Sat, Jan 01, 2011 - Page 2 News List

Mercy killing shows need for government support

ELDER CARE:Under the current system, 84-year-old Wang Ching-hsi, who killed his enfeebled and disabled wife with a screwdriver, was ineligible for such support

By Loa Iok-sin  /  Staff Reporter

Following the case in which the 84-year-old Wang Ching-hsi (王敬熙) murdered his long ill and disabled wife, several civic groups — along with lawmakers — urged the government to come up with more support measures for caregivers to prevent similar tragedies.

Last Sunday, Wang killed his wife, Wang Sun-yuan (王孫元), who had been suffering from Parkinson’s disease for decades and had recently been disabled after accidentally falling at home earlier this week, by hammering a screwdriver in to his wife’s forehead.

Turning himself into the police immediately after committing the murder, Wang told the police that he did so because he wanted to put an end to his wife’s suffering.

“The case shows very well the problems of our long-term care system,” said Frank Wang (王增勇), an associate professor at National Chengchi University’s Graduate Institute of Social Work, who is active in pushing for legislation for more government assistance in taking care of the nation’s seniors, at a news conference at the Legislative Yuan.

Wang said that family members of disabled seniors could not be automatically considered caregivers: “They also need a break, because taking care of seniors can be a very tiring a frustrating task.”

He said that at the moment, the government is only willing to provide minimal services to seniors living alone, and excludes those with families or with foreign caregivers from care programs.

According to government statistics, over 170,000 families hire caregivers from Southeast Asian countries to take care of their elderly relatives.

According to figures released by the Ministry of the Interior (MOI), as many as 30 percent of the seniors in this country are taken care of by other seniors, such as spouses.

“In a sense, the government is forcing family members of disabled seniors to exploit foreign caregivers, because it’s either them or the foreign caregivers who have to work non-stop,” Wang said. “Either it’s the family member or the foreign caregiver, one of them will have enough one day and tragedies like what happened to Mr and Mrs Wang will happen.”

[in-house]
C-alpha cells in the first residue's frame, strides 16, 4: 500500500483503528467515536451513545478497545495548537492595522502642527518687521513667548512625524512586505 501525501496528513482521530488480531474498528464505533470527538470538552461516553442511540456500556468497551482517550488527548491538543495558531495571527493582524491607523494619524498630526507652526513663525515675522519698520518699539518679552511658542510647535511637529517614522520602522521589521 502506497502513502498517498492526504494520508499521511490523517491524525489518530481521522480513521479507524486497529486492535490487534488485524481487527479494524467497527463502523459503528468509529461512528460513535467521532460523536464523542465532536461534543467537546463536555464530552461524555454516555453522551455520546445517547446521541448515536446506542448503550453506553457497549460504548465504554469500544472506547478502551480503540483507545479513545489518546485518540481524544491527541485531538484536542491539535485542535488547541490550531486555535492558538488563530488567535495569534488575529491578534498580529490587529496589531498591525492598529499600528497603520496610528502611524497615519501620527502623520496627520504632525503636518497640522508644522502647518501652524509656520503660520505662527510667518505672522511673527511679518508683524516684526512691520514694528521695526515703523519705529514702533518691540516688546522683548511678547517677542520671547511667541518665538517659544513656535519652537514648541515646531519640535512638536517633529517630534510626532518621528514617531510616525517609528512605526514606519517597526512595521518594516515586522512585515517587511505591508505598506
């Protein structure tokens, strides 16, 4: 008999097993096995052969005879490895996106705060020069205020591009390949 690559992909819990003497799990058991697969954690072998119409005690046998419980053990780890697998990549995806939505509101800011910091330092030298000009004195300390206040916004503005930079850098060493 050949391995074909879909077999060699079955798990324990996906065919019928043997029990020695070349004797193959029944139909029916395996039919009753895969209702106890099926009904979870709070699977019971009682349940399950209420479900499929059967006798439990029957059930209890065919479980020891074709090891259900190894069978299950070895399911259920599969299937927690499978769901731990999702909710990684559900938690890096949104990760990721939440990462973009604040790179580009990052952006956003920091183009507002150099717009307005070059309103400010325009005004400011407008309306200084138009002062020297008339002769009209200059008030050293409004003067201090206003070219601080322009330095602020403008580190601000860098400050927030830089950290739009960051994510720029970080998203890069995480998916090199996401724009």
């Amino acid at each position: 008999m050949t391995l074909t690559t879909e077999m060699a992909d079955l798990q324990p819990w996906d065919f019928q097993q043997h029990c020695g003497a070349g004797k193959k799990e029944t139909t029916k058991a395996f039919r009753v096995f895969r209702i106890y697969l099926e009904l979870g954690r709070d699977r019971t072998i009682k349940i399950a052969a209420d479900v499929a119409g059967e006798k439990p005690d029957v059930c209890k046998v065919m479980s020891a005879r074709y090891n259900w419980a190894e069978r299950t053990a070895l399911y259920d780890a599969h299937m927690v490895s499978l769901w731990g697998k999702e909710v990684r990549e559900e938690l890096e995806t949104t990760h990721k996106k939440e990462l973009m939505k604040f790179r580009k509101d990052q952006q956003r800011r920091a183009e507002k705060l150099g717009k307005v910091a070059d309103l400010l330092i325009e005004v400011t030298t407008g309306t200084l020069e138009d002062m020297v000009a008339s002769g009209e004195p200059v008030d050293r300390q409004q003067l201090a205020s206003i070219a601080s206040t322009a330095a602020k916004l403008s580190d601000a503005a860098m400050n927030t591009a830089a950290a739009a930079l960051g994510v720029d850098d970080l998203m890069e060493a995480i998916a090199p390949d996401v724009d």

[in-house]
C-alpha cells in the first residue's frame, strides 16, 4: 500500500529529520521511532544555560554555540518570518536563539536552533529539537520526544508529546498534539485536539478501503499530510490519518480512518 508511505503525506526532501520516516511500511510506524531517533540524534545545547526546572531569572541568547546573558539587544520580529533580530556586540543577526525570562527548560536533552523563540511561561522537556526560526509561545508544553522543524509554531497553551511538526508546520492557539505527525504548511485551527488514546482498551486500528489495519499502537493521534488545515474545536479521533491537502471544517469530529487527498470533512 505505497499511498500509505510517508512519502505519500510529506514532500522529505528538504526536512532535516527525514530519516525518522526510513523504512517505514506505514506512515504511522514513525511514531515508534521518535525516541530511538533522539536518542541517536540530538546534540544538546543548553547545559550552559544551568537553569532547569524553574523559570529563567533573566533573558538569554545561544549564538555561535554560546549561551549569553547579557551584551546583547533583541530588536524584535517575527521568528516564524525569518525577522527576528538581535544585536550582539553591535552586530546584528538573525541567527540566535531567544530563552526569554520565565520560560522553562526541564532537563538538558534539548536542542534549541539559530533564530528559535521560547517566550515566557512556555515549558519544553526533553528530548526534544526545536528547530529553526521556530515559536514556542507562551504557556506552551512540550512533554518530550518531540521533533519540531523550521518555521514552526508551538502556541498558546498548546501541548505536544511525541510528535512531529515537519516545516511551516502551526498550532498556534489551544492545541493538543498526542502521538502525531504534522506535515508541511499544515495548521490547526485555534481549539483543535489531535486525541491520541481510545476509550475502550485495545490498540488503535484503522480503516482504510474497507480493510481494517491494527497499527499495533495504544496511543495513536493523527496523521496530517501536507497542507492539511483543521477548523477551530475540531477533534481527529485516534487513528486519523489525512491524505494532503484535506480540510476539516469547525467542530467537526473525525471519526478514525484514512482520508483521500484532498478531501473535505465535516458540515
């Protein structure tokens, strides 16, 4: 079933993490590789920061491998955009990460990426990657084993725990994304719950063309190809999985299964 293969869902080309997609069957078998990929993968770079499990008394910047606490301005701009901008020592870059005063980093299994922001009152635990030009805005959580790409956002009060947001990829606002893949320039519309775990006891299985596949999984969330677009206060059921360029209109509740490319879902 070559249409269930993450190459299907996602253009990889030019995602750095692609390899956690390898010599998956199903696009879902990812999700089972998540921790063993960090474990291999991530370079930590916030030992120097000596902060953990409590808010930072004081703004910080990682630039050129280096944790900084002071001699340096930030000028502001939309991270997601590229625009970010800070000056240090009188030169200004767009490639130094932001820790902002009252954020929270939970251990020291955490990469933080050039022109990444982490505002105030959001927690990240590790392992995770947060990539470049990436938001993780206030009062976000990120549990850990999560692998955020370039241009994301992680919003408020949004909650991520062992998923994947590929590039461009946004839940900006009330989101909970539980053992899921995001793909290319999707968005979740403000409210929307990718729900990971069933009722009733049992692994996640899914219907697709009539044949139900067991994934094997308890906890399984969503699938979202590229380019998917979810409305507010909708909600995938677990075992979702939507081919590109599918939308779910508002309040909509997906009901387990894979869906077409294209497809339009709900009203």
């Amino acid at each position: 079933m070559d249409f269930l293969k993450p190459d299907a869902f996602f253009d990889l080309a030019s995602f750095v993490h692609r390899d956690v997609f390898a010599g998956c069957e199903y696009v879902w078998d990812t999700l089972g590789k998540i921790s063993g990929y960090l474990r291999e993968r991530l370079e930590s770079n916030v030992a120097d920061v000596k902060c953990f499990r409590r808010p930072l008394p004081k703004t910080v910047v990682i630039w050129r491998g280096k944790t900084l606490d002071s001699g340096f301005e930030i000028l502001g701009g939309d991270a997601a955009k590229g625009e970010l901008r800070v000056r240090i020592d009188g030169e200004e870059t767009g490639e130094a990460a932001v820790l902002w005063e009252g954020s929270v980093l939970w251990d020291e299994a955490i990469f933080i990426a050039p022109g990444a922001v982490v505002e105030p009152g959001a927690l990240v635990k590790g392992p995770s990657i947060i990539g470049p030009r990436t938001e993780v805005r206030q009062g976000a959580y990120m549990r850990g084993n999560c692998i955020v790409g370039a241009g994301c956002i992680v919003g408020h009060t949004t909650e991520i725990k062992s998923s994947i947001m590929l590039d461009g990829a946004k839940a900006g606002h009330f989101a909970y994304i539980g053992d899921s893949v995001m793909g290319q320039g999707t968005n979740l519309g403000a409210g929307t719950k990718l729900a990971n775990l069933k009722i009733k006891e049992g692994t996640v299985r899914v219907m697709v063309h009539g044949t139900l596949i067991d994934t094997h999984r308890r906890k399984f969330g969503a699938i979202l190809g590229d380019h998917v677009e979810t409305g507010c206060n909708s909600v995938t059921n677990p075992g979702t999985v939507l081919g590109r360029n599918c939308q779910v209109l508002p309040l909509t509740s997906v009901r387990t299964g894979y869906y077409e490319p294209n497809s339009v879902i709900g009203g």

Chinese Nationalist Party (KMT) Legislator Cheng Li-wun (鄭麗文) agreed.

“The government has to recognize how serious the problem is, because Taiwan has an aging population and a decreasing birthrate,” Cheng said. “The government has to adjust its way of thinking to recognize who is really in need.”

Taking Wang as an example, Cheng said that, under the government definition, the family would not be considered “disadvantaged” or a “family in need” because both of them were retired professors and their children are all working in the US.

“But obviously, well-off families like the Wangs still need help from the government,” Cheng said.

From a gender point of view, the Awakening Foundation -secretary-general Tseng Chao-yuan (曾昭媛) said the government’s honoring of “model mothers” or “mother wives” may be one of the reasons why many seniors taking care of their disabled spouses or children are reluctant to seek government help.

“The idea behind honoring ‘model mothers’ and ‘mother wives’ is basically telling women in the family to endure whatever comes to them to become ‘models’ for society,” Tseng said. “I think this is an outdated way of thinking.”

Tseng said that, in the past, women in the family may have been able to take on the task because families were bigger and “in-laws could help each other in taking care of household chores and seniors while the men worked in the fields.”

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